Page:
Meet Our Authors
From Gone, Baby, Gone to Mystic River to Shutter Island to The Given Day, the phenomenal Dennis Lehane has proven himself to be one of the most versatile and exciting novelists working in America today—whether he’s breaking new ground with uniquely inventive psychological suspense, redefining the detective story, or bringing a bygone era to life with sweeping and masterful historical fiction. He’s back with Live by Night, an epic, unflinching tale of the making and unmaking of a gangster in the Prohibition Era of the Roaring Twenties.
Meticulously researched and artfully told, Live by Night is the riveting story of one man’s rise from Boston petty thief to the Gulf Coast’s most successful rum runner, and it proves again that the accolades New York Times bestseller Lehane consistently receives are well deserved. He is indeed, “a master” (Philadelphia Inquirer) whose “true literary forefathers include John Steinbeck as well as Raymond Chandler” (Baltimore Sun). And, “Boy, does he know how to write” (Elmore Leonard).
What does it mean to give church a try when you haven’t really tried since you were twelve? At the end of her bestselling memoir Mennonite in a Little Black Dress, Rhoda Janzen had reconnected with her family and her roots, though her future felt uncertain. But when she starts dating a churchgoer, this skeptic begins a surprising journey to faith and love.
Rhoda doesn’t slide back into the dignified simplicity of the Mennonite church. Instead she finds herself hanging with the Pentecostals, who really know how to get down with sparkler pom-poms. Amid the hand waving and hallelujahs Rhoda finds a faith richly practical for life–just in time for some impressive lady problems, an unexpected romance, and a quirky new family.
Does This Church Make Me Look Fat? is for people who have a problem with organized religion, but can’t quite dismiss the notion of God, and for those who secretly sing hymns in their cars, but prefer a nice mimosa brunch to church. This is the story of what it means to find joy in love, comfort in prayer, and–incredibly, surprisingly–faith in a big-hearted God.
Like many girls her age in India, thirteen–year–old Koly faces her arranged marriage with hope and courage. But Koly’s story takes a terrible turn when in the wake of the ceremony, she discovers she’s been horribly misled; her life has been sold for a dowry. In prose both graceful and unflinching, this powerful novel relays the story of a rare young woman, who even when cast out into a brutal current of time–worn tradition, sets out to forge her own remarkable future.Inspired by a newspaper article about the real thirteen–year–old widows in India today, this universally acclaimed best–selling novel, characterized by spare, lyrical language and remarkable detail, transports readers into the heart of a gripping tale of hope.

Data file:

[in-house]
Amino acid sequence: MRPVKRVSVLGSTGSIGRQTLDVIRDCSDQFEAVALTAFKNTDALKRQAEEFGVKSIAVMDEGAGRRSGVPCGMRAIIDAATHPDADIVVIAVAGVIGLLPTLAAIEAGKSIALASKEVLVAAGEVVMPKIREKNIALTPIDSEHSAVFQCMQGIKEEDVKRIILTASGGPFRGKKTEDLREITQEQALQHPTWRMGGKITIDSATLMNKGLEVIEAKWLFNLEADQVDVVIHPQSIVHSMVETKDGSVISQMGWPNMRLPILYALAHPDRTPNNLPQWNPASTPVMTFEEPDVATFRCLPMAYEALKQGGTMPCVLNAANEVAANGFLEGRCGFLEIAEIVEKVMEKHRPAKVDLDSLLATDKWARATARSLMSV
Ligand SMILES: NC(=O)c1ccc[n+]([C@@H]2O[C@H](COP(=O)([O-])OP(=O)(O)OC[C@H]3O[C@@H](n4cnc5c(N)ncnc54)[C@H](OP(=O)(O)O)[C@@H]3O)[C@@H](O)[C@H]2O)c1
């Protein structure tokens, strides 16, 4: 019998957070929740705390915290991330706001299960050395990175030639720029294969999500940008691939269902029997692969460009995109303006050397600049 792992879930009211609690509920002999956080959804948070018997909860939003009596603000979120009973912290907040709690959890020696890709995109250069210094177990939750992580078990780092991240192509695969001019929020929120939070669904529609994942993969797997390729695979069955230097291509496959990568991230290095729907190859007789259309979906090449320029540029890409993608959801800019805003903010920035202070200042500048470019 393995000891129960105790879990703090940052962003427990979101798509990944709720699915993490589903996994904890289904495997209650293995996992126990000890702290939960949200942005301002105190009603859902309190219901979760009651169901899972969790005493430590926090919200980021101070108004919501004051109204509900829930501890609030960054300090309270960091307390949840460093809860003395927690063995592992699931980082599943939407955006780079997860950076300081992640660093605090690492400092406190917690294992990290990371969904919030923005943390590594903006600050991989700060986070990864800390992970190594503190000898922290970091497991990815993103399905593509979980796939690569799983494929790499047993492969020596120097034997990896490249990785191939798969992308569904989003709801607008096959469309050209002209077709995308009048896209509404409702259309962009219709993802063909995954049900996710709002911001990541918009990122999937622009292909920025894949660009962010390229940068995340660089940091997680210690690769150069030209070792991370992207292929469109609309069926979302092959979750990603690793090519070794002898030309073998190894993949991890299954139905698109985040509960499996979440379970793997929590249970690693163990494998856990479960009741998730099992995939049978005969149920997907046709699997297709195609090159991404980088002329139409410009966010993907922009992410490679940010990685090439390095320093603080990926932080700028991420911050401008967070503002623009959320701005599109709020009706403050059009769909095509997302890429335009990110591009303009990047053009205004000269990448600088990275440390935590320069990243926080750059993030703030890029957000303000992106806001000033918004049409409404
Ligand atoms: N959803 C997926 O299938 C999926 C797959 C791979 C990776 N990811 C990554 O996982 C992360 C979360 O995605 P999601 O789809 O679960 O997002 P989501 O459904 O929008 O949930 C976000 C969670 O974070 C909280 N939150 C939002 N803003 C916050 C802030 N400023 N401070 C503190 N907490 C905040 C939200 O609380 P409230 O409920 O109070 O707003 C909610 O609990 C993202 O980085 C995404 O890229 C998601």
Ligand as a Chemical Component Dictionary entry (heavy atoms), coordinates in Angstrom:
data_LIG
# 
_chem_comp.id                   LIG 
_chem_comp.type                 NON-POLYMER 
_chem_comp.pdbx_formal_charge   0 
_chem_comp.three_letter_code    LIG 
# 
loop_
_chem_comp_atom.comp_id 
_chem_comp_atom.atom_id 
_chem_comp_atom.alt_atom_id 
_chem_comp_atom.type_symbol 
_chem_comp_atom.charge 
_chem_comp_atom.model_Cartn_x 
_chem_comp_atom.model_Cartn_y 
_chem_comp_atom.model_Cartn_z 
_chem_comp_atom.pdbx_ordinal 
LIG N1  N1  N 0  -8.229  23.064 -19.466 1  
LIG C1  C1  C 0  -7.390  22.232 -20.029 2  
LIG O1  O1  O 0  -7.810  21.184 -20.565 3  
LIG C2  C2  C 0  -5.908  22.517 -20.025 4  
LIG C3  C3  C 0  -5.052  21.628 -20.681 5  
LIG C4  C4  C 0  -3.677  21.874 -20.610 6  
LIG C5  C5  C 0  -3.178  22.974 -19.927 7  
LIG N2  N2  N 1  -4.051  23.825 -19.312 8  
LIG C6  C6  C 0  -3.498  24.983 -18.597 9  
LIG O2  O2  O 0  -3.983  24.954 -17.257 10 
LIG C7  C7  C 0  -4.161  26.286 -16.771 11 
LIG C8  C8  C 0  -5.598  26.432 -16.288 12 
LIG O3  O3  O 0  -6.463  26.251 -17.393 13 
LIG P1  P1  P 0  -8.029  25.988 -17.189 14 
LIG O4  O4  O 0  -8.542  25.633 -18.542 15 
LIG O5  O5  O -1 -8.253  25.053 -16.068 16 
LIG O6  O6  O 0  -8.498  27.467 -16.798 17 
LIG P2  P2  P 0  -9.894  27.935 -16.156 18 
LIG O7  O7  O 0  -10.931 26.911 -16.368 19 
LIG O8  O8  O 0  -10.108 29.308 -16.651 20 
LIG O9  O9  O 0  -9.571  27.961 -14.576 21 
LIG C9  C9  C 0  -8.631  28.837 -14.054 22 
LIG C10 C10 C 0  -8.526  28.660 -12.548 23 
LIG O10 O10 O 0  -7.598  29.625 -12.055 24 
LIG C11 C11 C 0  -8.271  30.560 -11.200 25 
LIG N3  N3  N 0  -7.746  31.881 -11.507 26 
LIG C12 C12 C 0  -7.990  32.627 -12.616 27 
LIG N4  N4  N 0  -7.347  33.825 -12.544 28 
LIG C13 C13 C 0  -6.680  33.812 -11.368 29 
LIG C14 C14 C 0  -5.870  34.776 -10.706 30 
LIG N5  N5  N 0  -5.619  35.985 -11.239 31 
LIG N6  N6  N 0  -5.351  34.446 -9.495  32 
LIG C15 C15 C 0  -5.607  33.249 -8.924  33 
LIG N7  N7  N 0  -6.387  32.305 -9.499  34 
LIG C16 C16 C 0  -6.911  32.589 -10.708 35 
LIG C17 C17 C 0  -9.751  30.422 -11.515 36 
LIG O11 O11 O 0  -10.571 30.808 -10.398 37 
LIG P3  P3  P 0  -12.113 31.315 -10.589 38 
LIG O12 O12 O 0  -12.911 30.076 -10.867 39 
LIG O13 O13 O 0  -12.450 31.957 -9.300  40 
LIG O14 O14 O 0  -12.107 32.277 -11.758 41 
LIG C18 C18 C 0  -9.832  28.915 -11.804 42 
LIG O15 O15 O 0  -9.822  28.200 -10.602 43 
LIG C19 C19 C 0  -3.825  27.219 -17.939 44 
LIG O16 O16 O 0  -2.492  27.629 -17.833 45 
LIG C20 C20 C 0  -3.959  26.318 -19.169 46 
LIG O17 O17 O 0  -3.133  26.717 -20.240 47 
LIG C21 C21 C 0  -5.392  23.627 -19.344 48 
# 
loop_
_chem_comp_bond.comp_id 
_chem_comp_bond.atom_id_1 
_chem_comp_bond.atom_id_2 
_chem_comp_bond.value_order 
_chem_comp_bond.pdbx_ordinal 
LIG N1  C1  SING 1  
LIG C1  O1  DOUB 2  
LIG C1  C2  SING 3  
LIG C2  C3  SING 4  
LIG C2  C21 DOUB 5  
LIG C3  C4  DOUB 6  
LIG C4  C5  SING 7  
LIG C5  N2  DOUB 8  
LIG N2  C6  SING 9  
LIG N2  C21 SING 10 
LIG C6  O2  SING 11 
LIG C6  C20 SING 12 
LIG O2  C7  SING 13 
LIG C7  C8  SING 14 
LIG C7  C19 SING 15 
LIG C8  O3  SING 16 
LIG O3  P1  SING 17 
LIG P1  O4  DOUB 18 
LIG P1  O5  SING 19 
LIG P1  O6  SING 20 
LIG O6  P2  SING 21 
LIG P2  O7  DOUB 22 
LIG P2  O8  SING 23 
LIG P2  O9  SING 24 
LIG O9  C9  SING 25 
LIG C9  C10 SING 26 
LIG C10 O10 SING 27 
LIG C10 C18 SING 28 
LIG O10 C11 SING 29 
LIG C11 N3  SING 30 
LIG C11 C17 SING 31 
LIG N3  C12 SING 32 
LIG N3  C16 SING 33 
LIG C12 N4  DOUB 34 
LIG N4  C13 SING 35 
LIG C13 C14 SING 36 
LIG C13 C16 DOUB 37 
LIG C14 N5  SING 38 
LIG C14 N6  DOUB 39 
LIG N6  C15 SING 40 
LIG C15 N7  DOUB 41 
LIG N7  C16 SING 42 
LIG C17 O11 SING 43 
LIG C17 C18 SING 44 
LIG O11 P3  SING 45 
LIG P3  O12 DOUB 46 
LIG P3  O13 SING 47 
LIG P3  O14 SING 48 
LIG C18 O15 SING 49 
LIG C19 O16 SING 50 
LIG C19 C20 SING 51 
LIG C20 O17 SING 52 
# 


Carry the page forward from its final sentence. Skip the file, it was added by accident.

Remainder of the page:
We all have to live together, whether we do it with enthusiasm or grace, reluctance or despair. In this skillfully drawn collection, National Book award-winning Michigan writer Gloria Whelan presents short stories and a novella that look at people living together who have reached a crisis point. Whether her characters are old or young, male or female, in settings that are urban or rural, they wrestle with anger, loneliness, and frustration, but ultimately demonstrate bravery, trust, determination, and, often, the ability to learn something new.
Whelan considers a variety of narratives about people coexisting, breaking apart, or coming together. The subdued lives of older women are shaken by a scandalous invasion; a man looks around him to discover he will be living the rest of his life in the wrong place with the wrong people; a married couple, grown apart, find themselves locked together; suburbanites reach out tentatively to the distant city; a house and the ghosts who inhabit it change lives. A final section contains Whelan’s novella, “Keeping Your Place,” which follows a family as their lives and their home change during the years of the Vietnam War. After the loss of her husband, a mother and the three children must make a final visit to their beloved cabin in the woods and come to a crucial decision.
Well known for her writing for young readers, Whelan’s stories in Living Together will be a welcome surprise for adults who may be new to her quirky, relatable characters and quietly powerful narrative.